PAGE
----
We are finally heading out, seriously. After two months of introductions, seminars, reports, more introductory meetings and other preparations we are ready to visit the sites and communities, we read and heard so much about but have not yet seen or experienced.
The company car is deemed fit after a final check up by the
mechanic (the roads will be bumpy and rough) and loaded with machetes, torch
lights and other field trip necessities, we are ready to roll. We’ll visit the
South of the Rupununi first for a variety of reasons. The most important one is
that the later during the rainy season (May-September) you travel, the higher
the chances will be you get stuck in the mud or be stopped by a swollen, un-crossable
|Not too sure what type of bat this is. Village kids were playing with it|
Before we leave our office in Lethem we, coincidentally, meet with Theodore, a gentle man from the remote village of Maruranau, one of the places we will visit on this trip. Theodore (or Theo) is an artisan, making local crafts out of the natural forest material (baskets, mats, etc). He is self taught, must be in his fifties and makes the most incredible, delicately woven products out of natural materials. Theo won a prize last year for his handicraft skills in one of the local competitions and has been invited to Georgetown (pop. 300,000) to show his wares and to meet some dignitaries.
He just returned and
he tells us about his trials and tribulations. Before this visit, he had never
been further than Lethem (pop. 7,000), he had never flown and he needed a
“handler” in Georgetown. Utterly intimidated by the big city, he told us he
didn’t know how to hail a cab or bus, how to go from A to B or how to sleep in
a regular bed. He has slept in a hammock all his life and explains, that the
bed in the hotel he was sleeping at hurt his back and kept him up at night.
Although he said he liked the experience, we think he is glad to be back……
|Young burrowing owls - mother came running to protect them when she saw us stopped|
So this is the world we are venturing into; of course there are many people in the villages who have travelled, seen and experienced other parts of the world (Brazil is close, many of the men go there to find temporary work) but by and large, this part of the world, especially the South Rupununi, is still untouched by our modern appliances and luxuries.
|The local equivalent of beef jerkey|
No cell phones or internet access, bad roads, bullock carts or a tractor, donated by the government, as only forms of transportation. There are cars and motorcycles around but nature is still the ruling force here as we find out when we start crossing rivers and hear about livestock, regularly being attacked and killed by jaguars or pumas. Daily life on the savannah…..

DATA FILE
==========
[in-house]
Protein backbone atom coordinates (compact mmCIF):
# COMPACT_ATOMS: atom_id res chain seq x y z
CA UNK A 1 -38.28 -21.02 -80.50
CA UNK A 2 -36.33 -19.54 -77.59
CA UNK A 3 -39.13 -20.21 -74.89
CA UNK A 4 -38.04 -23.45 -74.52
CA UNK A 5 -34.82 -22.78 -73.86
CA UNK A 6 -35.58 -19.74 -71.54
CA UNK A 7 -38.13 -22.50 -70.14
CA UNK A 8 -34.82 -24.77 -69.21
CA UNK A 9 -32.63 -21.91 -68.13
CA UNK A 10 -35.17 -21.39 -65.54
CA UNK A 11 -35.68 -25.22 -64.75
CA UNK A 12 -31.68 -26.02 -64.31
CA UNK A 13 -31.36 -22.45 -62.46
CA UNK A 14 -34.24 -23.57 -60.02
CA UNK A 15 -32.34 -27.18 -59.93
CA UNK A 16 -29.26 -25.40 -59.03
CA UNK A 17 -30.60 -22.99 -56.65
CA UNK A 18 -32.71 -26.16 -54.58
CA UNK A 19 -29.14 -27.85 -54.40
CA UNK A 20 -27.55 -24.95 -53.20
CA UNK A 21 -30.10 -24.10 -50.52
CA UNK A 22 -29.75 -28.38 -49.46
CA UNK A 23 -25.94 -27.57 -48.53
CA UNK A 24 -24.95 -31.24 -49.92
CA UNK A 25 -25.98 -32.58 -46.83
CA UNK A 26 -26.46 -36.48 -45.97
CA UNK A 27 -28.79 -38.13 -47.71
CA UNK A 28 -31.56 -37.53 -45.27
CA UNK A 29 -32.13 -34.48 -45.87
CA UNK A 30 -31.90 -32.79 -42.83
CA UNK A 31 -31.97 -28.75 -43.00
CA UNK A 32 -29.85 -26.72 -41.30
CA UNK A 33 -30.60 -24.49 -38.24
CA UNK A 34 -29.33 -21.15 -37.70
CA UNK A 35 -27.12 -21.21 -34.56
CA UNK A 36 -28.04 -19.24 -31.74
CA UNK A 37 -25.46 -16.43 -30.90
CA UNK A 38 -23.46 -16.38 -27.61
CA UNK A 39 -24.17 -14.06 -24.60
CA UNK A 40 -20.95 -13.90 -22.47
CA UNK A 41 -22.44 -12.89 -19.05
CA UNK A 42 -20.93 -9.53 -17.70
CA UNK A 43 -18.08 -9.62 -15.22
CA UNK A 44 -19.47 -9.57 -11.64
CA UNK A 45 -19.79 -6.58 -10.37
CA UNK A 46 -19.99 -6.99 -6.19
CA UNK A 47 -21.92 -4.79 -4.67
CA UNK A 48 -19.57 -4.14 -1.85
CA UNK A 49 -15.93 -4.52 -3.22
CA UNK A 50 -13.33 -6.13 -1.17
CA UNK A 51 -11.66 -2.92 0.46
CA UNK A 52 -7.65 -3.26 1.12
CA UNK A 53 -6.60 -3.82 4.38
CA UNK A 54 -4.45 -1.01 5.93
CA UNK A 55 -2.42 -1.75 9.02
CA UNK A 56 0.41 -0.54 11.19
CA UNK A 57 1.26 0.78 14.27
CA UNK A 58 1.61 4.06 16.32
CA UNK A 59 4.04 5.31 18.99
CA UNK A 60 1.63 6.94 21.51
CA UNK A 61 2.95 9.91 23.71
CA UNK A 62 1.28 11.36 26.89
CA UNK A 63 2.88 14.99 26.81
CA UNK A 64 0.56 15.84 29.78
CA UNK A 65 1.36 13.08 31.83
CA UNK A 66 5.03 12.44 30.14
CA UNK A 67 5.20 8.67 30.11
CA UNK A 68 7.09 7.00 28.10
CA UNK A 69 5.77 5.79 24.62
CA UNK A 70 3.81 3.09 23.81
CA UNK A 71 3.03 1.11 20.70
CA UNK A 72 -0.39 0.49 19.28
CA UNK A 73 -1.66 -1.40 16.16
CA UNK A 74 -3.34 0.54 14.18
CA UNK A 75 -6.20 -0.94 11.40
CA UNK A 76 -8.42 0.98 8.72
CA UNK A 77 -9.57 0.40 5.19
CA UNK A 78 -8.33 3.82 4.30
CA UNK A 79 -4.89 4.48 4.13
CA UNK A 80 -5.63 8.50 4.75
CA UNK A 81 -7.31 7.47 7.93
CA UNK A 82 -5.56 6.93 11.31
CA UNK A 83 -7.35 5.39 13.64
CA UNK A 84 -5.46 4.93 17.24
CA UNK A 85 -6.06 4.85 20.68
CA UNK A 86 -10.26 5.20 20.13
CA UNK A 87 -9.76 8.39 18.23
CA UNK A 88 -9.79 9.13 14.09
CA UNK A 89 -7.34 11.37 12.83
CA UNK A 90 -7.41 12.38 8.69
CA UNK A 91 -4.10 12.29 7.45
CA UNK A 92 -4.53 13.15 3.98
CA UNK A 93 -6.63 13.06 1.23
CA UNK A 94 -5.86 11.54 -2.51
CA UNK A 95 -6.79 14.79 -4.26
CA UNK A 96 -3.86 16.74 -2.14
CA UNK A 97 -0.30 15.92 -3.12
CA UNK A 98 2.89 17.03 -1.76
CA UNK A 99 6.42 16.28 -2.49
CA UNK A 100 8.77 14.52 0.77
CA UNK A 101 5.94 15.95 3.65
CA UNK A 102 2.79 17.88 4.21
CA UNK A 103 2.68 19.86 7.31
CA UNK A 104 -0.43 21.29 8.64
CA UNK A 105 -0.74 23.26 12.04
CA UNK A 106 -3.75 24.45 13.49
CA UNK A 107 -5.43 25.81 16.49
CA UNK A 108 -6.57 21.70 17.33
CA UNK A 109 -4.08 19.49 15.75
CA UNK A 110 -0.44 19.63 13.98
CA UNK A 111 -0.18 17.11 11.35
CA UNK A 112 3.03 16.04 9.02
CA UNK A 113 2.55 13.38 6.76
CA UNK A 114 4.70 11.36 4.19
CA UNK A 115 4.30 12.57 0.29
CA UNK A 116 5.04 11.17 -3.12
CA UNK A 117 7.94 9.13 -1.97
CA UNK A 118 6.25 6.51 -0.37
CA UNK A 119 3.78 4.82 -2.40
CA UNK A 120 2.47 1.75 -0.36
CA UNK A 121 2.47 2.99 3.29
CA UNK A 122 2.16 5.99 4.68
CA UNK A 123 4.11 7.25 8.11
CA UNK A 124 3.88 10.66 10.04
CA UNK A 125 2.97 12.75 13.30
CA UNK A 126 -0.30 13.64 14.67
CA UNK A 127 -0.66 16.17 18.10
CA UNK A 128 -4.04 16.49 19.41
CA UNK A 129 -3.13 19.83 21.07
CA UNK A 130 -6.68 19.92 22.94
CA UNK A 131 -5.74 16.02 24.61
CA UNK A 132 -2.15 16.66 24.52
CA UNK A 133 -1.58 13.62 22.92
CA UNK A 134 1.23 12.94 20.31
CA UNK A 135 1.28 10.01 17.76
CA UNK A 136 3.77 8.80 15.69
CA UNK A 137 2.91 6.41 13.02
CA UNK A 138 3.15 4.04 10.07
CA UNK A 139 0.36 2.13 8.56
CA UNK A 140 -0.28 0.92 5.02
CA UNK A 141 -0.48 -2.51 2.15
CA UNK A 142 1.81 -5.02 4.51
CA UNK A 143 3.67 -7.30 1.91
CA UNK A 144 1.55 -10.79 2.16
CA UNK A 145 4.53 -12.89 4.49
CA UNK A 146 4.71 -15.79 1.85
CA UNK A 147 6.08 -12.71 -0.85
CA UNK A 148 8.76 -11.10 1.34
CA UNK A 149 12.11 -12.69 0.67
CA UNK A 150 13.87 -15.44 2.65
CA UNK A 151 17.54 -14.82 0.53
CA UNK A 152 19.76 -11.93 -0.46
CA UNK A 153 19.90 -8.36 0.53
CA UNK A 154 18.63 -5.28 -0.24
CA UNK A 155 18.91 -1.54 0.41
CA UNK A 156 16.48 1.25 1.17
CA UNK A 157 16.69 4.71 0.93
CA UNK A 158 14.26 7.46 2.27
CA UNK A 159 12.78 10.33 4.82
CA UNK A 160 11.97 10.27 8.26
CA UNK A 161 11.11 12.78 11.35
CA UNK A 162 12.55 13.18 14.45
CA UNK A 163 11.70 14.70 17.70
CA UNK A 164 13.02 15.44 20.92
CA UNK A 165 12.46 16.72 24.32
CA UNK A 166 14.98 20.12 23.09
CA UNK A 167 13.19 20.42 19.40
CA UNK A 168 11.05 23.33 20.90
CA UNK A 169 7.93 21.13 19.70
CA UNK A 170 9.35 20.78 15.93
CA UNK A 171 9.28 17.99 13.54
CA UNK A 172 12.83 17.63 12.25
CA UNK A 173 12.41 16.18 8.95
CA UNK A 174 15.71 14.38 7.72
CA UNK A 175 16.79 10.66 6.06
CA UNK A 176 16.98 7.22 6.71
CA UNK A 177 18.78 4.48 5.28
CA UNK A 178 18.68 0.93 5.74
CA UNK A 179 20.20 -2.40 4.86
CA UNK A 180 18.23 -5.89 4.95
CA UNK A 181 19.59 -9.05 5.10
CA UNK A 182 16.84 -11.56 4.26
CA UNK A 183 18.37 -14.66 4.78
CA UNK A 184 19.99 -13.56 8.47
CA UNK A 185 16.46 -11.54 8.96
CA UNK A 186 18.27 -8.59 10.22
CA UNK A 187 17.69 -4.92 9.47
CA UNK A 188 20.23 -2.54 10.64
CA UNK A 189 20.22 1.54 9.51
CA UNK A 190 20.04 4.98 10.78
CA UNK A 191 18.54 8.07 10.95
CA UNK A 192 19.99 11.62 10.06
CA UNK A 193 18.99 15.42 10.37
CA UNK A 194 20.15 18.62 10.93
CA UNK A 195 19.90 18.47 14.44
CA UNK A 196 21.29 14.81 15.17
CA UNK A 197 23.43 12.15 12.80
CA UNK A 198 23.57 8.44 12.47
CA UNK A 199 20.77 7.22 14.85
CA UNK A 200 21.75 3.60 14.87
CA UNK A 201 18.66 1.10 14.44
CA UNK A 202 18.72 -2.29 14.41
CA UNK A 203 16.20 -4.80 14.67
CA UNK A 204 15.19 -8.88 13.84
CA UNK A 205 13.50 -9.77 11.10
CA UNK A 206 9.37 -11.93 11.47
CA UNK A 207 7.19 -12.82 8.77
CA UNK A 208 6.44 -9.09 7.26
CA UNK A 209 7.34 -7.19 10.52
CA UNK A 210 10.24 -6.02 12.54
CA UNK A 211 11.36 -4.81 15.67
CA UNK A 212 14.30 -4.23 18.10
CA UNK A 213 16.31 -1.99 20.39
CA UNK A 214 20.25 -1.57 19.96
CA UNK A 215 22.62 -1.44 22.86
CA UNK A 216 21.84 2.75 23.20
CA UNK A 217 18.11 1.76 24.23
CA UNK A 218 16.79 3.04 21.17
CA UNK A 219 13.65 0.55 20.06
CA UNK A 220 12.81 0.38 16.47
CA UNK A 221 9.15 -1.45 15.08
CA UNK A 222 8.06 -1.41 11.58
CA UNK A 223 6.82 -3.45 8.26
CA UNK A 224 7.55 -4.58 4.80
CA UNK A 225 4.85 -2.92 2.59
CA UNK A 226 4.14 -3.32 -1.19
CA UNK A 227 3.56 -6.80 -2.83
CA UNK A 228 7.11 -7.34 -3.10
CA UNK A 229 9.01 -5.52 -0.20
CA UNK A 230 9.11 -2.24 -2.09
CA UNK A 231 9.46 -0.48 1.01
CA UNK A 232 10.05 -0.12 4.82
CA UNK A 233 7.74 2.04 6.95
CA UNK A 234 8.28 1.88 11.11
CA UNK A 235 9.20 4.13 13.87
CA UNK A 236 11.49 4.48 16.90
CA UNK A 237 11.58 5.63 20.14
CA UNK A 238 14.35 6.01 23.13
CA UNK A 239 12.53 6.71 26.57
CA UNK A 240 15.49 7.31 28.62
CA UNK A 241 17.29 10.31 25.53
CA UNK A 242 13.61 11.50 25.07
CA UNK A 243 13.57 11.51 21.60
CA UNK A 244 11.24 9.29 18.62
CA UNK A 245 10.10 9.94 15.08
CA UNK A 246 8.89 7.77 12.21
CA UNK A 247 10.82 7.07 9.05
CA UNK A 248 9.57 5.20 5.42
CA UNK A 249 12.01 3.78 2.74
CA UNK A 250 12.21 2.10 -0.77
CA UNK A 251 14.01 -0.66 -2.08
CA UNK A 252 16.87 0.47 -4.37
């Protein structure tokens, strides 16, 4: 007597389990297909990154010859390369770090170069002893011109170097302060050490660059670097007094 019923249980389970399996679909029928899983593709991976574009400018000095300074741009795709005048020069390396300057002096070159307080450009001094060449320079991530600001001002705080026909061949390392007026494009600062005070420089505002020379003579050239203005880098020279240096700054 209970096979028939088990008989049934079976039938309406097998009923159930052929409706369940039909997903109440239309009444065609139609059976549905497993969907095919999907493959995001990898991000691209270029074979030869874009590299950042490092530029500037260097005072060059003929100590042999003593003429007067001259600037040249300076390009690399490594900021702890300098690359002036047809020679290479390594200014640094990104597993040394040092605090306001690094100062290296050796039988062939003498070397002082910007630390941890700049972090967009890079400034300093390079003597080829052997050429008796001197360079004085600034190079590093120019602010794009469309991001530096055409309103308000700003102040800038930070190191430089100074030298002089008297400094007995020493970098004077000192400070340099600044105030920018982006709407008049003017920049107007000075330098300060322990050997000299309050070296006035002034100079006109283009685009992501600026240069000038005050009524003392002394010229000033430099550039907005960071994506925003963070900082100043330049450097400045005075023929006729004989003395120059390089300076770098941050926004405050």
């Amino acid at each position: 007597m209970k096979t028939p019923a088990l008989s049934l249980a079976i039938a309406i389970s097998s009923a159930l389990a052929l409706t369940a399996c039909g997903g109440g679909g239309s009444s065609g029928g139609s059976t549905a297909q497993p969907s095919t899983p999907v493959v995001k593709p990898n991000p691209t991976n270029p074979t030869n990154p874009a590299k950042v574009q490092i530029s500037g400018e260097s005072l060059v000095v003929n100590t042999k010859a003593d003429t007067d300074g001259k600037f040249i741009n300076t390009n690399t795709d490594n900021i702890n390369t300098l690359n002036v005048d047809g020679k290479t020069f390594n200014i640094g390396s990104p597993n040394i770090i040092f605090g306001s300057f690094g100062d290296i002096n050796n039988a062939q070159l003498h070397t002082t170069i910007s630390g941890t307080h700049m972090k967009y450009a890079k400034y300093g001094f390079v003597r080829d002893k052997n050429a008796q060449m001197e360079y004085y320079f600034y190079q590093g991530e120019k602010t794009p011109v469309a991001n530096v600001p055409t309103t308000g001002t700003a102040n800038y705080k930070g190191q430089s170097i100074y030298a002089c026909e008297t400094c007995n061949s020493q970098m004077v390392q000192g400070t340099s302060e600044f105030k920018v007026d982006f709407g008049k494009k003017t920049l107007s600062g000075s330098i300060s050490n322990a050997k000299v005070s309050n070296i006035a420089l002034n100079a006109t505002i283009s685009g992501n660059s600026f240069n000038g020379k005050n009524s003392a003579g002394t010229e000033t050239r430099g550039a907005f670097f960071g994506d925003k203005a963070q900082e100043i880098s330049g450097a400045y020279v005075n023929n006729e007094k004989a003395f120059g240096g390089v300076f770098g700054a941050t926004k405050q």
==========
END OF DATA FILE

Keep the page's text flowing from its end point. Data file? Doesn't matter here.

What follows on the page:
During this trip, we will mainly visit AmerIndian communities, which calls for a certain standardized, established procedure. The company you work for (in our case CI) sends out a letter of introduction with the purpose of the visit and time and date. Upon arrival, you report to the Toshao (the elected leader of the community) and you then meet with him and the present members of the village council. After this first, introductory meeting you’ll meet with people from the village, who might be interested in what you have to offer….
There are three different Amerindian groups here in the Rupununi; the Makushis, living mainly in the North, the Wapisiana (Central and South) and the Wai Wai (residing in the deep South). The Amerindian villages/communities (there are, we understand, 162 in the whole of Guyana) are semi-autonomous, have their own (licensed) land and are free to decide on what they will do with it (compare Canada and the US). Agro-culture and tourism have been some of the chosen options so, together with our new colleague Donovan (who is an agro specialist) we head out, always under guidance of a CI staff, who has to formally introduce us to the villages. Then we sit in at the meetings, listen, talk a bit and listen more to see, what or if our advice is needed.
|Women and children preparing cassava|
We came here to transfer our skills and we try to do so to the best of our abilities. Every community is different, poses different challenges and needs different solutions; more about our work later, too much to tell about our first road trip but now you have to donate first.
INSTRUCTIONS ON HOW TO DONATE TO CUSO
On OUR main blog page, navigate to the top right hand black menu bar. There are links here for American and Canadian donors. Both in Canada and the USA, your contributions are tax deductable. For non North Americans, if you feel so inclined, donate via the American donation page. Not tax deductable but a very worthwhile cause. Another way to donate is via Flipcause. Click on the link to access our flipcause page. It’s very easy to navigate; when you order with one of the online companies listed (Target, Expedia, Amazon for instance) a percentage of the purchase price is funneled into our fund raising efforts. A little bit less painful perhaps ……
A HUGE THANK YOU for staying with us through this blog and following our varied journeys to further explore this incredible world of ours as well as our fascinating cohabitants.....